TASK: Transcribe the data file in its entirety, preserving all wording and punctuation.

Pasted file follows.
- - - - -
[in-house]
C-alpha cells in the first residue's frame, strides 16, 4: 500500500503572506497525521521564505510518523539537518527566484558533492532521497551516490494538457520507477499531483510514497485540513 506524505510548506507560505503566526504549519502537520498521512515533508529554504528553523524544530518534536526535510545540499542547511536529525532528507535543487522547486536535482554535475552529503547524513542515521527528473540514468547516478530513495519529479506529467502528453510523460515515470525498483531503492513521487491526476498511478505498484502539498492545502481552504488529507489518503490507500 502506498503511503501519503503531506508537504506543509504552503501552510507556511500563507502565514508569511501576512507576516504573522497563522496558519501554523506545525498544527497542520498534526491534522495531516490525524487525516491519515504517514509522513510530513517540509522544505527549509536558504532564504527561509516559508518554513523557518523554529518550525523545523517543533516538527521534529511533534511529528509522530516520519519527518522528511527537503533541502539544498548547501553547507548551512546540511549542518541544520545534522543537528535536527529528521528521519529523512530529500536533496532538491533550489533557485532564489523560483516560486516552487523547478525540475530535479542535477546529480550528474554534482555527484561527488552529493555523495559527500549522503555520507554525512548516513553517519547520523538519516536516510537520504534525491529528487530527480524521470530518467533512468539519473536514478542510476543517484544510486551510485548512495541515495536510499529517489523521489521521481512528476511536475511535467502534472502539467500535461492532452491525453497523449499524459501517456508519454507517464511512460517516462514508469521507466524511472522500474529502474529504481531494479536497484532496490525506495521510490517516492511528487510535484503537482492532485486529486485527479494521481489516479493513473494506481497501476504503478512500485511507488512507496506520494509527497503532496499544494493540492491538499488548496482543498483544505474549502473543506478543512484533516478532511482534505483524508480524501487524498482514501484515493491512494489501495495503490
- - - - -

[in-house]
C-alpha cells in the first residue's frame, strides 16, 4: 500500500503572506497525521521564505510518523539537518527566484558533492532521497551516490494538457520507477499531483510514497485540513 506524505510548506507560505503566526504549519502537520498521512515533508529554504528553523524544530518534536526535510545540499542547511536529525532528507535543487522547486536535482554535475552529503547524513542515521527528473540514468547516478530513495519529479506529467502528453510523460515515470525498483531503492513521487491526476498511478505498484502539498492545502481552504488529507489518503490507500 502506498503511503501519503503531506508537504506543509504552503501552510507556511500563507502565514508569511501576512507576516504573522497563522496558519501554523506545525498544527497542520498534526491534522495531516490525524487525516491519515504517514509522513510530513517540509522544505527549509536558504532564504527561509516559508518554513523557518523554529518550525523545523517543533516538527521534529511533534511529528509522530516520519519527518522528511527537503533541502539544498548547501553547507548551512546540511549542518541544520545534522543537528535536527529528521528521519529523512530529500536533496532538491533550489533557485532564489523560483516560486516552487523547478525540475530535479542535477546529480550528474554534482555527484561527488552529493555523495559527500549522503555520507554525512548516513553517519547520523538519516536516510537520504534525491529528487530527480524521470530518467533512468539519473536514478542510476543517484544510486551510485548512495541515495536510499529517489523521489521521481512528476511536475511535467502534472502539467500535461492532452491525453497523449499524459501517456508519454507517464511512460517516462514508469521507466524511472522500474529502474529504481531494479536497484532496490525506495521510490517516492511528487510535484503537482492532485486529486485527479494521481489516479493513473494506481497501476504503478512500485511507488512507496506520494509527497503532496499544494493540492491538499488548496482543498483544505474549502473543506478543512484533516478532511482534505483524508480524501487524498482514501484515493491512494489501495495503490